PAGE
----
Writing software is an incredibly complex process. And if you are just sitting at your computer with a vague idea of where you’re going, you’re simply never going to get there. There are so many pieces to a good software process. Our software-writing process is long and complex (and will be a whole blog post at some point), but here are some of the steps:
There’s so much more to our process, but those are some of the high points. If you are having custom software written, ask about the company’s process. If it’s not well developed, keep looking. Strong process is the only way you know the company will be able to repeat past successes.
One easy way to have a project fail: don’t have a defined goal you’re aiming for.
Here’s the problem: you know that you need custom software. You know the problem that needs to be solved. You even think you know HOW it should be solved. But when the software is complete, it really doesn’t fix the pain. It doesn’t solve the right problem in the right way.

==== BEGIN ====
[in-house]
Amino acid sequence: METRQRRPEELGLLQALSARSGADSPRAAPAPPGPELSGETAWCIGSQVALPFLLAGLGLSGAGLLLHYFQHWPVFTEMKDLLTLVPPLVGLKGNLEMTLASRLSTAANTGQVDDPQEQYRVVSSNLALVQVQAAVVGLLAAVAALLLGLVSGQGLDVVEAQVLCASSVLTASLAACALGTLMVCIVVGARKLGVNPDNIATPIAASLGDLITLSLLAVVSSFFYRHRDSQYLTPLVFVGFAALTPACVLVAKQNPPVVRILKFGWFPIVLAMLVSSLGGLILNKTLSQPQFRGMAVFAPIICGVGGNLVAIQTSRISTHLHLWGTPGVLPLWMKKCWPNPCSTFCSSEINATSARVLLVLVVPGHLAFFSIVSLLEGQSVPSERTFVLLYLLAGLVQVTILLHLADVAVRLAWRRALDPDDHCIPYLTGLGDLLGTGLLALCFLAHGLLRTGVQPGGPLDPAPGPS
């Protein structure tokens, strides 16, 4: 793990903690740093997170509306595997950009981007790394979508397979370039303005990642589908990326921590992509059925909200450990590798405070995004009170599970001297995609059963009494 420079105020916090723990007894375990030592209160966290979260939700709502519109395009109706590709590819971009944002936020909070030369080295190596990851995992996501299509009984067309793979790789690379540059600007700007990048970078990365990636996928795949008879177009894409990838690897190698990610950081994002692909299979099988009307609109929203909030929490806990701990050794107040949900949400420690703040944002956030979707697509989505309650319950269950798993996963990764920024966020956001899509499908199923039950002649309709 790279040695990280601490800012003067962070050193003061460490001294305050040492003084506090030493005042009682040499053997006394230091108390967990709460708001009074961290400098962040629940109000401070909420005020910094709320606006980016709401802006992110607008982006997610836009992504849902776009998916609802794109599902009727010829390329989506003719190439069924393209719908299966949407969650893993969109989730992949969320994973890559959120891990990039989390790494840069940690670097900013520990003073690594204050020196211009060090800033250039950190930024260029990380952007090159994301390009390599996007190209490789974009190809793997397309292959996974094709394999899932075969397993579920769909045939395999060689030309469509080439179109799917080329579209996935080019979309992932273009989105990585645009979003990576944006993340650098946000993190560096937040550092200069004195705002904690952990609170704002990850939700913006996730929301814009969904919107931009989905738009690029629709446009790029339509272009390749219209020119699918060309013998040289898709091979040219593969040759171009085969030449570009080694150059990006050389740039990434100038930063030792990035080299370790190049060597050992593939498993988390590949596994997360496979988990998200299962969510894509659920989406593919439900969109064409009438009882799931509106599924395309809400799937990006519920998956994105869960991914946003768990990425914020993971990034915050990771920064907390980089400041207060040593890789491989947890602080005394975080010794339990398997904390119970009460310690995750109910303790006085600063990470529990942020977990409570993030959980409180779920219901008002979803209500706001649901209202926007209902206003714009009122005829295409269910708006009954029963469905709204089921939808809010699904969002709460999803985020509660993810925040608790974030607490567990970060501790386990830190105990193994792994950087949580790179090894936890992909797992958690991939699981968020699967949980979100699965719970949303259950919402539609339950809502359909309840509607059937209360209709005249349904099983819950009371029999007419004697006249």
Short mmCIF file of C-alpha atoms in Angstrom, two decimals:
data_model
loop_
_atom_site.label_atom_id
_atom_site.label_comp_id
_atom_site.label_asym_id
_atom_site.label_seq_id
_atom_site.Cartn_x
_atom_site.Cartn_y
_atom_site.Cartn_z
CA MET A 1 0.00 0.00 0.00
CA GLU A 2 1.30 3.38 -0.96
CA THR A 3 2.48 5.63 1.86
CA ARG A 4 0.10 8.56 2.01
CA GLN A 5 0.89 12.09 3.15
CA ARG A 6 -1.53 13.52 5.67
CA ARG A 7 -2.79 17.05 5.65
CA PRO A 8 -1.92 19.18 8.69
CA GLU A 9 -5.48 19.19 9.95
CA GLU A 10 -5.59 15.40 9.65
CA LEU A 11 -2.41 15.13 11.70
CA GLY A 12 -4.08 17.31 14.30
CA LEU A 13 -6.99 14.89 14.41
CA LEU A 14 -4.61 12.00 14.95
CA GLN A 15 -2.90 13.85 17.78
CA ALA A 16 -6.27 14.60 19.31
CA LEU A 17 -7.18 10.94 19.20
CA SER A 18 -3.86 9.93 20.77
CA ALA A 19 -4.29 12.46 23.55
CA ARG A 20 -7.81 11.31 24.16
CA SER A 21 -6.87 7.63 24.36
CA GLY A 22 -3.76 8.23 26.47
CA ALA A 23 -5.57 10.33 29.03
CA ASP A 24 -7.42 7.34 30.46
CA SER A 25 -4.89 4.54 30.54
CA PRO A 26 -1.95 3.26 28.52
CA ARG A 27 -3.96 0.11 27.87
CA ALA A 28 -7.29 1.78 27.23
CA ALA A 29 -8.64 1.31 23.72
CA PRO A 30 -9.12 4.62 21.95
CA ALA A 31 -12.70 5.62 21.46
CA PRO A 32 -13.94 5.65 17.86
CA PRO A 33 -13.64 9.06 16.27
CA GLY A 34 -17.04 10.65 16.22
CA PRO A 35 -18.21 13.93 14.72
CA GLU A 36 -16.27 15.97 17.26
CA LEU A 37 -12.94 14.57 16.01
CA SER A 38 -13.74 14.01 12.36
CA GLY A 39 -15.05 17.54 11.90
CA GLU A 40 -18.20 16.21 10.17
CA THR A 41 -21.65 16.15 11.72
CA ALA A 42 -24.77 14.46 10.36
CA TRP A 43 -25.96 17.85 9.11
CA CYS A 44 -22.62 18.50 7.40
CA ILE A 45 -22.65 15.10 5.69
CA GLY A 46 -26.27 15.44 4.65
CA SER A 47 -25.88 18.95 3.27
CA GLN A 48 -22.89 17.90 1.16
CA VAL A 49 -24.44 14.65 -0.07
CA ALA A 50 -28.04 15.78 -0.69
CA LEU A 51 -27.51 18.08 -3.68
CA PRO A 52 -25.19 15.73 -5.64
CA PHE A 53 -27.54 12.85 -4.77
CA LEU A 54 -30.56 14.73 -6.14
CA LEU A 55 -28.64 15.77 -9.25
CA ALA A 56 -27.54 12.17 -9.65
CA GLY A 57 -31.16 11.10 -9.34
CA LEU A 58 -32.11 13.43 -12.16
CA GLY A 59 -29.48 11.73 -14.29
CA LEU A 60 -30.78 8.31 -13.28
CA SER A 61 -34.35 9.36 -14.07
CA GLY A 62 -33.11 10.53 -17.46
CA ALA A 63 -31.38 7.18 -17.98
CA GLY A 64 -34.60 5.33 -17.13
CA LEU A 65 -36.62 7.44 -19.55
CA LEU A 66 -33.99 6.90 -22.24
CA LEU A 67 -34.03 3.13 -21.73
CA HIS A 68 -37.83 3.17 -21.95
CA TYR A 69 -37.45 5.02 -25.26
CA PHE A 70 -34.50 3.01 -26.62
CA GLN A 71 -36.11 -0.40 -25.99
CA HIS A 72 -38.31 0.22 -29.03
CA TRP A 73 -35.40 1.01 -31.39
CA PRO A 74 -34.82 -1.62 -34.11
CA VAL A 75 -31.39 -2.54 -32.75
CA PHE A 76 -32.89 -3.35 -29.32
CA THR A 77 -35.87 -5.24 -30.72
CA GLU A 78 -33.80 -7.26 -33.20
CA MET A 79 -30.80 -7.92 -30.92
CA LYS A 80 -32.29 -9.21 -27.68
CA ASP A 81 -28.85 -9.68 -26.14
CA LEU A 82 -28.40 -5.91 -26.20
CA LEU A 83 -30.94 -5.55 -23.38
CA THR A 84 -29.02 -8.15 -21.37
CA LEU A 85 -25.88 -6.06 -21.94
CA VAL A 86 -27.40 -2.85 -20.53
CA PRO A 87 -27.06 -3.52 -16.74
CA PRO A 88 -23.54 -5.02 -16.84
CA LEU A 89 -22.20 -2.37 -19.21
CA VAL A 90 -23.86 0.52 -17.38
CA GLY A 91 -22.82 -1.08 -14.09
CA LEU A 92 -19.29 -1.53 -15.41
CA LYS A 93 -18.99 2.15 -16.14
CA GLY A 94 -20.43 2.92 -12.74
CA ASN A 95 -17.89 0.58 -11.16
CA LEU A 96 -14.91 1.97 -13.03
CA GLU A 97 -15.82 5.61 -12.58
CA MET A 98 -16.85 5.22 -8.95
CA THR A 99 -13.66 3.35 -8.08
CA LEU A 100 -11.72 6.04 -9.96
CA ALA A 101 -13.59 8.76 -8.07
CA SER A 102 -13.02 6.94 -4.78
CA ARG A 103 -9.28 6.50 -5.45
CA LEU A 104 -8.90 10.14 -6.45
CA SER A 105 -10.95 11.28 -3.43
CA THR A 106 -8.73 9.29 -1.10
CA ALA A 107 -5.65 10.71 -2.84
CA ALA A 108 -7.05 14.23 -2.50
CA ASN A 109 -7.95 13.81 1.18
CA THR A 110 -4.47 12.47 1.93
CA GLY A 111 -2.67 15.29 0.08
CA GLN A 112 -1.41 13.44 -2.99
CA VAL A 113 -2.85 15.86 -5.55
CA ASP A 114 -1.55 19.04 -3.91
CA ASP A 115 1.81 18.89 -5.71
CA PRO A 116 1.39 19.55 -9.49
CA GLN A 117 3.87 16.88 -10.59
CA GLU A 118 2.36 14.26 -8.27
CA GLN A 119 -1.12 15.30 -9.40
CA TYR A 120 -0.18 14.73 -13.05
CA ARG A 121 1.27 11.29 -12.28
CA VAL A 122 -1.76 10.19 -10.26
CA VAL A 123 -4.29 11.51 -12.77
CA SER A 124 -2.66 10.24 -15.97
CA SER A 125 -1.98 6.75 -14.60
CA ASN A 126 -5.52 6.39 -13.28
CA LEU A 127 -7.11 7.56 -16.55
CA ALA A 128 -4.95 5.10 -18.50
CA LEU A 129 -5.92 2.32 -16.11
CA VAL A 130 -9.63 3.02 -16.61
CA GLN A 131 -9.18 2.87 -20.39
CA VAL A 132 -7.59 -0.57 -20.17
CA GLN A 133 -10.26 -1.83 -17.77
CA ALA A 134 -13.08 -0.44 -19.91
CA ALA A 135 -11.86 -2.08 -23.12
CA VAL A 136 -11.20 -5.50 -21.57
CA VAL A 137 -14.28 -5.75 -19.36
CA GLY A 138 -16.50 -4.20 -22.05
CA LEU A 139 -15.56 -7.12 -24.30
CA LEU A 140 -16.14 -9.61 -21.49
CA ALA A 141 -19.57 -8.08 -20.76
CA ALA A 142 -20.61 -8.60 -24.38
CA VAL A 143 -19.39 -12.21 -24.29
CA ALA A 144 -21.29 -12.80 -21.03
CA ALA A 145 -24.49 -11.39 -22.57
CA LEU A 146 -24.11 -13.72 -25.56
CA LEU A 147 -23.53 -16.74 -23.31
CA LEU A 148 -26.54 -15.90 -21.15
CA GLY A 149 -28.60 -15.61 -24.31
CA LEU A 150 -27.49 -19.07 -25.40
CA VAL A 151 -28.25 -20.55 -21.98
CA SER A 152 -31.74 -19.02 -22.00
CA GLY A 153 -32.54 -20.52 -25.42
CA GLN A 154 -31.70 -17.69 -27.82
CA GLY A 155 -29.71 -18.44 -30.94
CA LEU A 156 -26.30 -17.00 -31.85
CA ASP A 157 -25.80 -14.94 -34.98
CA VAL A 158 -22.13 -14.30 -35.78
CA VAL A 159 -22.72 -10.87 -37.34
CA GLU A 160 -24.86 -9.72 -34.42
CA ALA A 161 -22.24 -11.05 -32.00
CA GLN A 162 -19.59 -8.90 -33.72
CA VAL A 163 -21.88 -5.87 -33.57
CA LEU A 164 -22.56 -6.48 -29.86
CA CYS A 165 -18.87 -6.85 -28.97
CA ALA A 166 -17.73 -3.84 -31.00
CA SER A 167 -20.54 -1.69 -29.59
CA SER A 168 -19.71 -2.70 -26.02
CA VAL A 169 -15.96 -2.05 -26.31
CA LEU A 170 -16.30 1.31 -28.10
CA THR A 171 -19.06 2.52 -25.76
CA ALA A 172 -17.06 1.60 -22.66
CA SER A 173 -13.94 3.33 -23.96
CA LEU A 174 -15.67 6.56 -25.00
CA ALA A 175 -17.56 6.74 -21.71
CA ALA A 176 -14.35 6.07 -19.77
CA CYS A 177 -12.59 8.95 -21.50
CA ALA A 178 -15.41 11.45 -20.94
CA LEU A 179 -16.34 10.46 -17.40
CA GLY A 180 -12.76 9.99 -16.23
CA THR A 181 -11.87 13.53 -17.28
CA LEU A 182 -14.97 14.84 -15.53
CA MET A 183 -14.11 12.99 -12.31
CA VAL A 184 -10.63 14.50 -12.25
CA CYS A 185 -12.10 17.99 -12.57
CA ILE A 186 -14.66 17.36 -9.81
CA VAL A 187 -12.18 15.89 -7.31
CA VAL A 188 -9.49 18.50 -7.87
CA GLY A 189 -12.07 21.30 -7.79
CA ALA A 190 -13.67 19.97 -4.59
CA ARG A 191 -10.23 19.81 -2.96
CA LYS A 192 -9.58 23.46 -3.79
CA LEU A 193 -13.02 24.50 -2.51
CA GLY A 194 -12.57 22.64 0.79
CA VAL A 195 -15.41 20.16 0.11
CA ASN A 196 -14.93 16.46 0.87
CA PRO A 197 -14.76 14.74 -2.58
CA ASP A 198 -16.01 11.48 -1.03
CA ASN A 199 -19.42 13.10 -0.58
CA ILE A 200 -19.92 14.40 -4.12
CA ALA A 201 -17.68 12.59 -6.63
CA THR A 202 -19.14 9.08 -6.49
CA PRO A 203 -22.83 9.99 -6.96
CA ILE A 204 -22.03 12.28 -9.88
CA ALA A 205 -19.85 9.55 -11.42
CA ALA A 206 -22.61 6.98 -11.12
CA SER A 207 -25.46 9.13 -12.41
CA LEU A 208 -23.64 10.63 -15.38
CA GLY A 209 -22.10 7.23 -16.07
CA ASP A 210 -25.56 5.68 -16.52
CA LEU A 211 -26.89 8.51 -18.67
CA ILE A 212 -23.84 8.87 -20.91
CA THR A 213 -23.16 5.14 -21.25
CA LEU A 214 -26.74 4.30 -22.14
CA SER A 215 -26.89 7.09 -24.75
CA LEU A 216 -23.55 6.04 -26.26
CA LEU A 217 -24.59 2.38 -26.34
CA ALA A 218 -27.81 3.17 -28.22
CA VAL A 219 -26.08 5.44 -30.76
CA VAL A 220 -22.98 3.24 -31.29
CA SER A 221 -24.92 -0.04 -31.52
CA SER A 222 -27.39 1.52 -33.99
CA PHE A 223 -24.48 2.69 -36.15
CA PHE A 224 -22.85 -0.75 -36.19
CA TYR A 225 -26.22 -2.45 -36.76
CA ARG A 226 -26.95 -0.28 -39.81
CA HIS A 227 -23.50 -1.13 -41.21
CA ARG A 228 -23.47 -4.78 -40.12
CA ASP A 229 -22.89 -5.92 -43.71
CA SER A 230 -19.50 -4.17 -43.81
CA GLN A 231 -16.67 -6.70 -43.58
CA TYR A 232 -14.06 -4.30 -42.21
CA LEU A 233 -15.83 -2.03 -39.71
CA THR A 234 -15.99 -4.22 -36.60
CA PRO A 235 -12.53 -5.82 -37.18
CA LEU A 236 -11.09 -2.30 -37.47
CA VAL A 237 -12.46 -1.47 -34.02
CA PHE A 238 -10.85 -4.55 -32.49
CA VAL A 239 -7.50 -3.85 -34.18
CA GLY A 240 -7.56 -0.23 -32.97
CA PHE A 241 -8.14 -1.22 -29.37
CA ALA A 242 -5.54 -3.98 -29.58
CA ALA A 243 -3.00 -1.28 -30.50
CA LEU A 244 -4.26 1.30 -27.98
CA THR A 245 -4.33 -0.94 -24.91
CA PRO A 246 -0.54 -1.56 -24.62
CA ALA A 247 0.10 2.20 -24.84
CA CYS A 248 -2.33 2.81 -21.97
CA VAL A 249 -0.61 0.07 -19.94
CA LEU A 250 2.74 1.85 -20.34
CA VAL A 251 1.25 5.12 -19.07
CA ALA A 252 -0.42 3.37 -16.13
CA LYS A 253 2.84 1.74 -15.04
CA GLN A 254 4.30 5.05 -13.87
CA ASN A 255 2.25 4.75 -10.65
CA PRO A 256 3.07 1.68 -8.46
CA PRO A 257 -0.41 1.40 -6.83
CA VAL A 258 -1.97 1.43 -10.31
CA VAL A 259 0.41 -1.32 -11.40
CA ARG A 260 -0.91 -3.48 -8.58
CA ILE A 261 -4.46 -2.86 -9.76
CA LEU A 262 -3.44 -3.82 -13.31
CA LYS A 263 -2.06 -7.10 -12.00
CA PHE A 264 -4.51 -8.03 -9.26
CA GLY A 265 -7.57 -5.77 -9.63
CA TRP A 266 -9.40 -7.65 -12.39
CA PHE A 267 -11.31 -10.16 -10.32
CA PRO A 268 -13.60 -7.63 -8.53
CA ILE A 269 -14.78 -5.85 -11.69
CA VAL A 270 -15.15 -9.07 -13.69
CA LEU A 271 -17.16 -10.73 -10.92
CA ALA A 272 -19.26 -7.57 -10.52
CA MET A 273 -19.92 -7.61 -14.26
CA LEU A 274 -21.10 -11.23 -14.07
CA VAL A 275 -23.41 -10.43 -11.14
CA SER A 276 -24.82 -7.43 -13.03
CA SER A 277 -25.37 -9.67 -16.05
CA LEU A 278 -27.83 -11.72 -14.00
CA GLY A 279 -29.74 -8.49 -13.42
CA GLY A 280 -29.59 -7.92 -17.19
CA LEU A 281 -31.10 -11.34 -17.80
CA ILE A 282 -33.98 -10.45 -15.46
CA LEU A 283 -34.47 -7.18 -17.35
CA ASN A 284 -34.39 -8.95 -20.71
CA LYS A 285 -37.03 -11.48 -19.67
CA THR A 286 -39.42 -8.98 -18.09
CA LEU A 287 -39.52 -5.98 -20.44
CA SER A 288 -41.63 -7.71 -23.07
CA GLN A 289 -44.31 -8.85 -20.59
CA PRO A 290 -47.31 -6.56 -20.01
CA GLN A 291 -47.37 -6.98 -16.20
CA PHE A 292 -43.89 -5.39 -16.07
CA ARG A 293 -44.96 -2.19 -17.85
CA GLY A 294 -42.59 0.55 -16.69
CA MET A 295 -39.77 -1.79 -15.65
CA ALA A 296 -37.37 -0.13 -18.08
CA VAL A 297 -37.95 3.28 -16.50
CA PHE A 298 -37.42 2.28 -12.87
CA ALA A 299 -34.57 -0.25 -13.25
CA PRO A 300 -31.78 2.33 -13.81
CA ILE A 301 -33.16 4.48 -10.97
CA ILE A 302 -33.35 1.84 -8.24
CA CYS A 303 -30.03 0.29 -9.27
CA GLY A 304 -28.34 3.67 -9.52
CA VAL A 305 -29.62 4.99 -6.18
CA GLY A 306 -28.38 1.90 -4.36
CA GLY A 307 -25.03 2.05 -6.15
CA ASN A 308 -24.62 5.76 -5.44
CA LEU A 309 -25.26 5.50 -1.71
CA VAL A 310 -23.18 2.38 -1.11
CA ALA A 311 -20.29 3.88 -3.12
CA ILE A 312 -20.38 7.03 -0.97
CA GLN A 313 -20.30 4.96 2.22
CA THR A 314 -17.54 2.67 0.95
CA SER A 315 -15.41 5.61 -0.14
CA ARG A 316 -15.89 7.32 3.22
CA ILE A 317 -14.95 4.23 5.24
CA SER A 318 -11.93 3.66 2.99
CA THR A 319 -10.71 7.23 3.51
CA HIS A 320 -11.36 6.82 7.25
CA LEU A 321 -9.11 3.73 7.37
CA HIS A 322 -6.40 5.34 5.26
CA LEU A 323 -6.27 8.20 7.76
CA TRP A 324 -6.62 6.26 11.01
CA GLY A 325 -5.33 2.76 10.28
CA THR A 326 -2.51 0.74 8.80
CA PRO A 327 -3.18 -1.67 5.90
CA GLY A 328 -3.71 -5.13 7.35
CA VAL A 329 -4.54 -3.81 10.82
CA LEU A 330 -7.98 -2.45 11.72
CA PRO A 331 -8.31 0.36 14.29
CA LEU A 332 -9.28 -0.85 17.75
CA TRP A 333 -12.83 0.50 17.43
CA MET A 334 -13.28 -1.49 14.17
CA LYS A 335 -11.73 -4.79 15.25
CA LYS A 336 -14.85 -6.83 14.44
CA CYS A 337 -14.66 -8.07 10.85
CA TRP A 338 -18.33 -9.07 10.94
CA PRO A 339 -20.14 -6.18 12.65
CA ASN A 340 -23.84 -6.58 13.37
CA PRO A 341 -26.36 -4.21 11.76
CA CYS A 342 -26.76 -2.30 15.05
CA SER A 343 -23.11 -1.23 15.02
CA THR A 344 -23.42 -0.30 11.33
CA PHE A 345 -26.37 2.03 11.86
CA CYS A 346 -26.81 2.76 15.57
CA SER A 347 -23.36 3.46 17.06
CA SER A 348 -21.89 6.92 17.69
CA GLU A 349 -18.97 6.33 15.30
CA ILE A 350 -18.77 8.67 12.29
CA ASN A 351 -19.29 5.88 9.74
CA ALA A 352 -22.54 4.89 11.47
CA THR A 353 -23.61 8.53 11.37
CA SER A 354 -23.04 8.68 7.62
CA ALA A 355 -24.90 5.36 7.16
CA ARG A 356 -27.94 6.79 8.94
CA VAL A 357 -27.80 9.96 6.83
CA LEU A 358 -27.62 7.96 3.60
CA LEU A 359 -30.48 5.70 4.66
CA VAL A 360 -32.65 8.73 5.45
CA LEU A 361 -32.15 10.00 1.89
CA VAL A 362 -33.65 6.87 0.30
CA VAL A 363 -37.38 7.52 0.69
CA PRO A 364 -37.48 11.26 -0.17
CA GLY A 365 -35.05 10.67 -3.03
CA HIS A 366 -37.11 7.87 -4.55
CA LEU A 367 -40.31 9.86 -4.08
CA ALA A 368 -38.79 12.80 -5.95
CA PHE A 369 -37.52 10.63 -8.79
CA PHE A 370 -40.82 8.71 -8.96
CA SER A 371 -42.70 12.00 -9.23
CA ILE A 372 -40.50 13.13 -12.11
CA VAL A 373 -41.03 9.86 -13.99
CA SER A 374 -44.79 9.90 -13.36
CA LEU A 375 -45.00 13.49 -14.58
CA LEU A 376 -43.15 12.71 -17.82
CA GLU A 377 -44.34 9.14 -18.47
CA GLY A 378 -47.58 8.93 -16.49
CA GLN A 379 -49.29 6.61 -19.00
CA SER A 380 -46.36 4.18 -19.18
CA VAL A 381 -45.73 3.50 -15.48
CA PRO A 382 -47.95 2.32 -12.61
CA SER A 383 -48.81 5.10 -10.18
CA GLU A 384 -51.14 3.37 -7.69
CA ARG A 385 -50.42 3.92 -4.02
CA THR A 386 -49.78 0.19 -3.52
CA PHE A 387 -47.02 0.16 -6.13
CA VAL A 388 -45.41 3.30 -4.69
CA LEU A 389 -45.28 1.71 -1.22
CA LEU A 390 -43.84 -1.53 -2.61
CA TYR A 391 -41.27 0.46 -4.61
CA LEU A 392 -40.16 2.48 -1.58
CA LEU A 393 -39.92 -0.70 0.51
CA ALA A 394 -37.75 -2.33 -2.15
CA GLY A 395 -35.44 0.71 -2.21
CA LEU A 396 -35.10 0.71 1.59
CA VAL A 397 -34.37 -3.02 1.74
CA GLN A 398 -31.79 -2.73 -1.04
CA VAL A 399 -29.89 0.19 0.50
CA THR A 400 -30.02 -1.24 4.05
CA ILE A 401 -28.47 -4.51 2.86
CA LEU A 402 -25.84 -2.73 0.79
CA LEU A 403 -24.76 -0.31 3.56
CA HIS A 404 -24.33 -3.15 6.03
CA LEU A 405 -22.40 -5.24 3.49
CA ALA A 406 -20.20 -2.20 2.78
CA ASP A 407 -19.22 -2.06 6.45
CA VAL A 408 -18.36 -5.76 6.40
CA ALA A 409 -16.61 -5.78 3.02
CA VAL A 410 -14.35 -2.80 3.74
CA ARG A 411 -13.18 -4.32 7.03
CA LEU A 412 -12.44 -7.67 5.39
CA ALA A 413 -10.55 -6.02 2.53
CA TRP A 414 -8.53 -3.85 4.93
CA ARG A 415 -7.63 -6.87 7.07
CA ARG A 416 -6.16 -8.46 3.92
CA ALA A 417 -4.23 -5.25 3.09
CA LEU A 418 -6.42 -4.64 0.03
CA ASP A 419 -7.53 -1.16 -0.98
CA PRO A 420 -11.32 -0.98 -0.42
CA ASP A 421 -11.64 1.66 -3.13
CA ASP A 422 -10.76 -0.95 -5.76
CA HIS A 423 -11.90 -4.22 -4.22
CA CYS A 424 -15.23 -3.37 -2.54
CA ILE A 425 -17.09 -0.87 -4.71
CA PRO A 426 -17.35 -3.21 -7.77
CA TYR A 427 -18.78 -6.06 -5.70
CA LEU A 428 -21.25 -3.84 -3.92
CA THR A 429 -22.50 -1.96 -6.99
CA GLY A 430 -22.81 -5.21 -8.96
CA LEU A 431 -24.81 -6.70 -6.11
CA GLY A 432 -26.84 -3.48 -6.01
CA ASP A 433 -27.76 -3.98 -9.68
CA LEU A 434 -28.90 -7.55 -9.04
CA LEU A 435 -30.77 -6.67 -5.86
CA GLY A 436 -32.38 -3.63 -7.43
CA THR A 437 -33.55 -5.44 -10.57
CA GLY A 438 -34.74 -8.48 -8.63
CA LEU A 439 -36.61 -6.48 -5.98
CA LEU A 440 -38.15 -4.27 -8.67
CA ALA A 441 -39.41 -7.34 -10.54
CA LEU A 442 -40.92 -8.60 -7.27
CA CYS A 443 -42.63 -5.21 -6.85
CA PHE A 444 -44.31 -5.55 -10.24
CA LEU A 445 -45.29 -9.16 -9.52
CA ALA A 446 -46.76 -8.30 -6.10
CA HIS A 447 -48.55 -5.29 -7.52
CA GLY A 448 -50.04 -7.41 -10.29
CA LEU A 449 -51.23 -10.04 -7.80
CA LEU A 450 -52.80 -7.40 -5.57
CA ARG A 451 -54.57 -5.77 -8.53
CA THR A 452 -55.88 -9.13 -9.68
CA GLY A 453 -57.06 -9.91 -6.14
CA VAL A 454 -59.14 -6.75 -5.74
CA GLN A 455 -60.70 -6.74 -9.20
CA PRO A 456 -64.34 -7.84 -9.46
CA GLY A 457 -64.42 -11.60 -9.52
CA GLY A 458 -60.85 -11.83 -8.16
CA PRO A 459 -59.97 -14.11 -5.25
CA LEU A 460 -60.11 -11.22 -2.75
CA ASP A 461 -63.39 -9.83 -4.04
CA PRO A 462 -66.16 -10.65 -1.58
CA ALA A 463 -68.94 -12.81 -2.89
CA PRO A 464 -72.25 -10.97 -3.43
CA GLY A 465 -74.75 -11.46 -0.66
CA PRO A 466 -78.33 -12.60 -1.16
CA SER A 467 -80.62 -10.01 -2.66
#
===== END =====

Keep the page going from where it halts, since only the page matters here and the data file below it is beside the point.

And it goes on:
How do you fix this? Lots of time up front, for both the client and the software company.
That’s why we require a Discovery Session for any company that hasn’t already gone through one with someone else. Here’s what it is:
We spend 2-3 days meeting on-site with your team. Our team spends one whole day observing how your team does work and taking relevant notes. We’ll spend the next day brainstorming with your team, narrowing the ideas down to find your specific pain and identifying the best solution. Then our team goes to work, creating user experience (UX) mockups, architecture overviews, a budget estimation, and a list of User Stories to get your project started. Finally, we spend time with your team again, presenting our plan. We want to make darn sure that the money you’re investing will solve your problem.
The whole process takes 1-2 weeks to complete. And at the end of it, we feel really confident that we are building software that will change how you do business.
If someone offers to build you software without spending a significant amount of time with your company, know that the chances of success aren’t good.